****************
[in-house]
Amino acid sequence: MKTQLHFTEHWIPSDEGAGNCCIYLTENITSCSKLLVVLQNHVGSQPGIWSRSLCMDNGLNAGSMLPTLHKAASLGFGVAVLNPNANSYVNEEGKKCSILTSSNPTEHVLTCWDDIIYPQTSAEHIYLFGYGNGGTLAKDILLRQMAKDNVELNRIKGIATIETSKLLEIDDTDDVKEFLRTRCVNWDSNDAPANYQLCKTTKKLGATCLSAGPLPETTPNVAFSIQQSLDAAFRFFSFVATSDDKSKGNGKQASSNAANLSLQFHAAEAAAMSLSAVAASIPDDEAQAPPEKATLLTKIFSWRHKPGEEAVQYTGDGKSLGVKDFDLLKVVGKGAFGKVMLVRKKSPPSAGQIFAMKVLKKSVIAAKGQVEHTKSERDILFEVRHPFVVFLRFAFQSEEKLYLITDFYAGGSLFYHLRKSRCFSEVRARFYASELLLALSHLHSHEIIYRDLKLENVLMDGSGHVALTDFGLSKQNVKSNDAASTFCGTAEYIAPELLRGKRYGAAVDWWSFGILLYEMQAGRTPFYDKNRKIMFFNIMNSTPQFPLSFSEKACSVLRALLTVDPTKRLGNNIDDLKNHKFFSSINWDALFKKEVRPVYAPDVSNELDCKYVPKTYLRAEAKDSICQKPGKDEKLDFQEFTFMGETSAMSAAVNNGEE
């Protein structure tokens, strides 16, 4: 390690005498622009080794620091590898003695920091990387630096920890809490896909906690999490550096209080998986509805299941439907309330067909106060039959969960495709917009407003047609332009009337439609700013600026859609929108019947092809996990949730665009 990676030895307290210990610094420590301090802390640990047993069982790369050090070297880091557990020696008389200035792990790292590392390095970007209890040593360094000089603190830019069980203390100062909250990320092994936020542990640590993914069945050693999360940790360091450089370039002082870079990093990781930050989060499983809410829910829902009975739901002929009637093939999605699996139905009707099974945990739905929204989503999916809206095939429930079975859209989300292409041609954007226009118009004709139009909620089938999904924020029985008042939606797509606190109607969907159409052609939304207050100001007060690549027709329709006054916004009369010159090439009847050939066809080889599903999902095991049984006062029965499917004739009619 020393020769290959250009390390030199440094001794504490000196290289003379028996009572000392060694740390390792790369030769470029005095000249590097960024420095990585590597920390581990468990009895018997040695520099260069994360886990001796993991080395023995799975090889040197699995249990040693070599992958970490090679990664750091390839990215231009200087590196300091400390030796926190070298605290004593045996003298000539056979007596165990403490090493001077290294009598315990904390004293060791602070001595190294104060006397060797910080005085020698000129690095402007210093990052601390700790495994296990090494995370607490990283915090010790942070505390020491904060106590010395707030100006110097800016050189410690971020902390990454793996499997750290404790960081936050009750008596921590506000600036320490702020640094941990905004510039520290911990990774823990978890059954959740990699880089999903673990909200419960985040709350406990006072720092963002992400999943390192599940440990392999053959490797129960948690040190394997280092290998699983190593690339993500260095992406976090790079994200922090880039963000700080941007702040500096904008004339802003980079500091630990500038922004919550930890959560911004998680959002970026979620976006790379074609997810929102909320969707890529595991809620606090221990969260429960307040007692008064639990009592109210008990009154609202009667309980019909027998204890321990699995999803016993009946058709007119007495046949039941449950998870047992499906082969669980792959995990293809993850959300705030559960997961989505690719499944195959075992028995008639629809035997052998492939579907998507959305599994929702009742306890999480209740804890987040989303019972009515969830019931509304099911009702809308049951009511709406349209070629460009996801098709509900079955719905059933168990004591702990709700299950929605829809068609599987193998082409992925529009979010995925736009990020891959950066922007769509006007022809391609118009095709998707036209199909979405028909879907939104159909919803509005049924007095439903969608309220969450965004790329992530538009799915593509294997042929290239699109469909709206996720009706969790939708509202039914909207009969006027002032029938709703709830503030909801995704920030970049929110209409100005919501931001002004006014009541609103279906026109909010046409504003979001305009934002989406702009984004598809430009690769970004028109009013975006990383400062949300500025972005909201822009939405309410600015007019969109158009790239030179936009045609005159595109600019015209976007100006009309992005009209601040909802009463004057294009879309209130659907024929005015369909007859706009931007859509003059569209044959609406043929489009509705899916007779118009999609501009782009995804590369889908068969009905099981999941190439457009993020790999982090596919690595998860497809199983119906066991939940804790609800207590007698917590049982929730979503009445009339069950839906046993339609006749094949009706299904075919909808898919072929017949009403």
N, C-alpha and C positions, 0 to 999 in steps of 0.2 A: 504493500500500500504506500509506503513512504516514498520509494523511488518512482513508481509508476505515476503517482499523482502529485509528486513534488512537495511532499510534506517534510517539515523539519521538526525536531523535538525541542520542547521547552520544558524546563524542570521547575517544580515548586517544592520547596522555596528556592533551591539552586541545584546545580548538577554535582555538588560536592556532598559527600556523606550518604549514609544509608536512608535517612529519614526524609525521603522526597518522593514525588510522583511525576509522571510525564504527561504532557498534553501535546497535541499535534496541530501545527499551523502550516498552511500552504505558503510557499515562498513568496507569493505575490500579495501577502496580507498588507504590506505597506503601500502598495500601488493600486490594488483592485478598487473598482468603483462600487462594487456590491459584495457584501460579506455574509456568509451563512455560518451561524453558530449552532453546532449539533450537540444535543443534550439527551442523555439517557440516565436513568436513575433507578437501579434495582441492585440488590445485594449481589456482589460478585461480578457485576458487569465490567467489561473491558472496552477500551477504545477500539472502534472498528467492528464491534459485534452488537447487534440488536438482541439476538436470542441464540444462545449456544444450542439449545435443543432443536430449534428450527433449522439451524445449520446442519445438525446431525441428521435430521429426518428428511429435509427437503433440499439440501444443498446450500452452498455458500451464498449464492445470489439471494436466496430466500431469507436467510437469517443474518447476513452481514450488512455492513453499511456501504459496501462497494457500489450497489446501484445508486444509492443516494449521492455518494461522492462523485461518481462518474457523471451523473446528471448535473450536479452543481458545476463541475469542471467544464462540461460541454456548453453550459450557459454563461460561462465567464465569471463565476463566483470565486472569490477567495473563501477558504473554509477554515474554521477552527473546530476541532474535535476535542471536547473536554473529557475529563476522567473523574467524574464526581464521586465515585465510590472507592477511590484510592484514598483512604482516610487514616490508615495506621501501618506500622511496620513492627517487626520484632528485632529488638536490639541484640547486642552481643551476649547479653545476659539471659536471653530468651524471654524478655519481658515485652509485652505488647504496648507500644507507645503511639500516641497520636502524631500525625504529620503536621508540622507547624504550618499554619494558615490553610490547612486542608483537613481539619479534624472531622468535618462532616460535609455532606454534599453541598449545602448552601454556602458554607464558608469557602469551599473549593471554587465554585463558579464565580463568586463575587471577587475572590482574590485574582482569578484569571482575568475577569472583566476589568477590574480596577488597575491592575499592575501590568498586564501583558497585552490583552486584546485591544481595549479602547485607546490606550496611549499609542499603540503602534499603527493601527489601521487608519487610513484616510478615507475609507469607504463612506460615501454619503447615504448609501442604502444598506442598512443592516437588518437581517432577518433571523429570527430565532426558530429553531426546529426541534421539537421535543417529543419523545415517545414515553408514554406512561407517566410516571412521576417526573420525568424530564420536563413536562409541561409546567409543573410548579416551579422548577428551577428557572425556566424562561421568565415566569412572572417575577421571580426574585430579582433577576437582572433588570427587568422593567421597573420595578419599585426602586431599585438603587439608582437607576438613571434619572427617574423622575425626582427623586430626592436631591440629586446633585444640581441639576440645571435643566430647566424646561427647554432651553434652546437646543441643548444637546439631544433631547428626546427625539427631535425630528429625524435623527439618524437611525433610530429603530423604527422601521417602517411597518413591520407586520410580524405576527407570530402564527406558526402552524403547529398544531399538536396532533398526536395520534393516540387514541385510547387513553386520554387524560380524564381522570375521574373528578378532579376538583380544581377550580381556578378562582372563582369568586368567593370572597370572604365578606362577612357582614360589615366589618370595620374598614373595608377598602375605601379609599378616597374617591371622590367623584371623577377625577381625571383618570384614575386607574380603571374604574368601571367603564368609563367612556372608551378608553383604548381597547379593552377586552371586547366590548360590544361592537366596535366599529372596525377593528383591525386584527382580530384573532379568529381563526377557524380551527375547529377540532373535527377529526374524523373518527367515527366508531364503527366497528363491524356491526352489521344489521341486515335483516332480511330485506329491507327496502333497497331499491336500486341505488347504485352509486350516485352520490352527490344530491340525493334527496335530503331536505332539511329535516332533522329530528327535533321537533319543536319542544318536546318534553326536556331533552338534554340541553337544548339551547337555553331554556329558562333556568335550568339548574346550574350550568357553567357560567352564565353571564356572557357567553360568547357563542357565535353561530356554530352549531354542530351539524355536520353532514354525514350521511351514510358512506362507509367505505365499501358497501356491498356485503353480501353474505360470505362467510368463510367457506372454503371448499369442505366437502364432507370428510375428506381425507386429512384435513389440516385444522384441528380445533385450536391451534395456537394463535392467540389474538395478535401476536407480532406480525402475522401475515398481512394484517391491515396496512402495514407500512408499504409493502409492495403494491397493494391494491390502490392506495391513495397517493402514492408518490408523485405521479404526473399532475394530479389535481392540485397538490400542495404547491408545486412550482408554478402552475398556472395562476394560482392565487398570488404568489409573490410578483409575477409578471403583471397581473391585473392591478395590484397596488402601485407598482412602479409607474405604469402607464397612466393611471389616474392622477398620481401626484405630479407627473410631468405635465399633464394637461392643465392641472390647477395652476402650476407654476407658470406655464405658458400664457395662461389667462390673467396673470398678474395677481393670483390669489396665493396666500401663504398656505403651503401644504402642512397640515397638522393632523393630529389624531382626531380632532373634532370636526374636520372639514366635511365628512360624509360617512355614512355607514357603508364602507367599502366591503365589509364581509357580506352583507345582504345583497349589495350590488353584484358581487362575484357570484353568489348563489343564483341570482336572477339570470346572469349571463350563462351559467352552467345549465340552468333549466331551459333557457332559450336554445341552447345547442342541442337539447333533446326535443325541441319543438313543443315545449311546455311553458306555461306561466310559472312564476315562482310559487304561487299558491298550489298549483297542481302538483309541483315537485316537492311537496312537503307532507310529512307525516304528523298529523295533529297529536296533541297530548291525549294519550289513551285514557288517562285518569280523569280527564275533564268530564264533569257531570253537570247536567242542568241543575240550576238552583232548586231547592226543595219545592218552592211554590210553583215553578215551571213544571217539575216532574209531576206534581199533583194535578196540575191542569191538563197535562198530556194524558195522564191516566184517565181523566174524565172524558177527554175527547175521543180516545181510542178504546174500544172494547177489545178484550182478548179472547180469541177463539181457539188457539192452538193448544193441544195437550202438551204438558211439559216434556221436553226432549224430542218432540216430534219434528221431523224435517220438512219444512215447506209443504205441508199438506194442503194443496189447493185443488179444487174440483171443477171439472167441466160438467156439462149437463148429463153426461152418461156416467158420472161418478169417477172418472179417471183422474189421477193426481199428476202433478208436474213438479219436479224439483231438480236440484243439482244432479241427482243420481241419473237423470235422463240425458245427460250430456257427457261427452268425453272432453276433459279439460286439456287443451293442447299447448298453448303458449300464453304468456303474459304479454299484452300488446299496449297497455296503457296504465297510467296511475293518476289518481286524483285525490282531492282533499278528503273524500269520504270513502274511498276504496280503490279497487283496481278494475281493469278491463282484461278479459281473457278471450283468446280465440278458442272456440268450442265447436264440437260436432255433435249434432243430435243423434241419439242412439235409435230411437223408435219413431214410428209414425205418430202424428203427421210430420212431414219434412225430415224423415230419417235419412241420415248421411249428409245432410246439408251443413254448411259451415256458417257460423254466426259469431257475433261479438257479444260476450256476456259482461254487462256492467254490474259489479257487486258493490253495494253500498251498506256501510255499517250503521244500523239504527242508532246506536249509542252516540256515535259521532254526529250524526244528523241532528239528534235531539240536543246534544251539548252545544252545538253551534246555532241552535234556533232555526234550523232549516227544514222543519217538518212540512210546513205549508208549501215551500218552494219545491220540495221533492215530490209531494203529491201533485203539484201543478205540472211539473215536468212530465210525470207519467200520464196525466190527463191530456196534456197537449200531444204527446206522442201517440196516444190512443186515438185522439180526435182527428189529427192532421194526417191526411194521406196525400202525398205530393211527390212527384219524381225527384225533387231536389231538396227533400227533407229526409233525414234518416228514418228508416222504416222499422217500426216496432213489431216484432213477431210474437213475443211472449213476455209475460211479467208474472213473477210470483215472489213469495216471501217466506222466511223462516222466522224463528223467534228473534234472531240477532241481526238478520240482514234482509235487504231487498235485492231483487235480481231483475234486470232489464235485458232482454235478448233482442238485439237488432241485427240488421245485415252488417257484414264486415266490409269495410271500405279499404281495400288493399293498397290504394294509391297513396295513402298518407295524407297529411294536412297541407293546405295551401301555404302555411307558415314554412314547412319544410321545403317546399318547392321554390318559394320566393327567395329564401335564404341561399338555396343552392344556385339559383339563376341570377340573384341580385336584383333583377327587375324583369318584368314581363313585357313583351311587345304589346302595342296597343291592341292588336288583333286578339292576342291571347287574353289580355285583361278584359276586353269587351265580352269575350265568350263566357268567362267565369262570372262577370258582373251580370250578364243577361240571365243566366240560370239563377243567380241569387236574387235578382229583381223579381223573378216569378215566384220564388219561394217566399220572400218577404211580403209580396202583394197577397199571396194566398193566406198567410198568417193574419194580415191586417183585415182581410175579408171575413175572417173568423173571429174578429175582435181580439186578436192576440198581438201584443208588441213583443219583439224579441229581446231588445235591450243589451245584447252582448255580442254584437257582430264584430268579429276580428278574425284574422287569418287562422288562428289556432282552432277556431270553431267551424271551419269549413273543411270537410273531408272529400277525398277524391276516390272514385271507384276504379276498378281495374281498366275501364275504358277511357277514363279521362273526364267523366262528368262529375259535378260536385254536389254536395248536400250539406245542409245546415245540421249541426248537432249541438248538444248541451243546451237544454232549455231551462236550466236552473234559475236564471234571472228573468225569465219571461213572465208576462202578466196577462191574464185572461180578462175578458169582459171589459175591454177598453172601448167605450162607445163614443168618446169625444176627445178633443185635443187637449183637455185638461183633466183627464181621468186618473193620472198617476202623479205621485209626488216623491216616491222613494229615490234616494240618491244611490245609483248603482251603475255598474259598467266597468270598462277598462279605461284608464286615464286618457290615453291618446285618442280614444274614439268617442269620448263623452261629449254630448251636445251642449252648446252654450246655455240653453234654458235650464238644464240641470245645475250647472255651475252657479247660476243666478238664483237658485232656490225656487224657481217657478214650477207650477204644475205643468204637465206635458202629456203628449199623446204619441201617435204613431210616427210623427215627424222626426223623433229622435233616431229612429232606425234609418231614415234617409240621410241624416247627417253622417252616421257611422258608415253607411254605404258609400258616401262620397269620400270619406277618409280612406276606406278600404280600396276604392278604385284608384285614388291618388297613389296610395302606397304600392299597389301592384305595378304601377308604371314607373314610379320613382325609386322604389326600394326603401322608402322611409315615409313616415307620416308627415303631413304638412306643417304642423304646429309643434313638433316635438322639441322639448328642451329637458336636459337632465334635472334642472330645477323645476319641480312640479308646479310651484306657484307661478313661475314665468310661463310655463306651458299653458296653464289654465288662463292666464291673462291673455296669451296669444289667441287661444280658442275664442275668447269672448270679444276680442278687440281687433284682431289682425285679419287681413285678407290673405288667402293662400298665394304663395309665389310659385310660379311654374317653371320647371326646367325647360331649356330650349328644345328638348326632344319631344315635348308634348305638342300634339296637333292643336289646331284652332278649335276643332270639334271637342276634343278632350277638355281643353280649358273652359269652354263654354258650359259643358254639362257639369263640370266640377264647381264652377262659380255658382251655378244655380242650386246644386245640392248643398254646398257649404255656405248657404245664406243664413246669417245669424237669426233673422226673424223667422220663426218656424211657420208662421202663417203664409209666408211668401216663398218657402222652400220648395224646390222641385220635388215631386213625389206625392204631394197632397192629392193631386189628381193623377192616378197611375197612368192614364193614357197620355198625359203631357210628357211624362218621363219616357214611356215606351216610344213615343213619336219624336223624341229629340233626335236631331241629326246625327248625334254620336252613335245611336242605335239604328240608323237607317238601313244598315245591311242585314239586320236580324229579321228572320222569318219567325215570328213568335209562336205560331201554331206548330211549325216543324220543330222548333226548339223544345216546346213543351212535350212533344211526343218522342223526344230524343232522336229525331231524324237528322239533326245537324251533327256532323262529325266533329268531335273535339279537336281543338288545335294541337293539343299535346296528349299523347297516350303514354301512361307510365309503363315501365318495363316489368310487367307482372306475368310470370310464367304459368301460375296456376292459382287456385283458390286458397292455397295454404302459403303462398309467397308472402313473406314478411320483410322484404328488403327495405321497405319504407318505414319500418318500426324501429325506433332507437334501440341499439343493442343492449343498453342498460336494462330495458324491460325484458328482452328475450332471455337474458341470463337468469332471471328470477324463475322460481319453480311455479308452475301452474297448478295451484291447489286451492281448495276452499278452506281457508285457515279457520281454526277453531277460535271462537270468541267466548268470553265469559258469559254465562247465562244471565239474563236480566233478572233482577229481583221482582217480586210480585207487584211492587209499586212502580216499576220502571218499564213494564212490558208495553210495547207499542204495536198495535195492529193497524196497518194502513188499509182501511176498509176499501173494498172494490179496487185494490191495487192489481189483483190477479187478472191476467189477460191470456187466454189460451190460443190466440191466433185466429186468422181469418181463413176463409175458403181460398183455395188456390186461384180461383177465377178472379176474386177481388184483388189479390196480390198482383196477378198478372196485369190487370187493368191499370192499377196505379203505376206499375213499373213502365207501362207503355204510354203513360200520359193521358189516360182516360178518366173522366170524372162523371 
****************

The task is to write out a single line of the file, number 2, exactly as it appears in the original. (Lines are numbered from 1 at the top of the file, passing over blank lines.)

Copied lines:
Amino acid sequence: MKTQLHFTEHWIPSDEGAGNCCIYLTENITSCSKLLVVLQNHVGSQPGIWSRSLCMDNGLNAGSMLPTLHKAASLGFGVAVLNPNANSYVNEEGKKCSILTSSNPTEHVLTCWDDIIYPQTSAEHIYLFGYGNGGTLAKDILLRQMAKDNVELNRIKGIATIETSKLLEIDDTDDVKEFLRTRCVNWDSNDAPANYQLCKTTKKLGATCLSAGPLPETTPNVAFSIQQSLDAAFRFFSFVATSDDKSKGNGKQASSNAANLSLQFHAAEAAAMSLSAVAASIPDDEAQAPPEKATLLTKIFSWRHKPGEEAVQYTGDGKSLGVKDFDLLKVVGKGAFGKVMLVRKKSPPSAGQIFAMKVLKKSVIAAKGQVEHTKSERDILFEVRHPFVVFLRFAFQSEEKLYLITDFYAGGSLFYHLRKSRCFSEVRARFYASELLLALSHLHSHEIIYRDLKLENVLMDGSGHVALTDFGLSKQNVKSNDAASTFCGTAEYIAPELLRGKRYGAAVDWWSFGILLYEMQAGRTPFYDKNRKIMFFNIMNSTPQFPLSFSEKACSVLRALLTVDPTKRLGNNIDDLKNHKFFSSINWDALFKKEVRPVYAPDVSNELDCKYVPKTYLRAEAKDSICQKPGKDEKLDFQEFTFMGETSAMSAAVNNGEE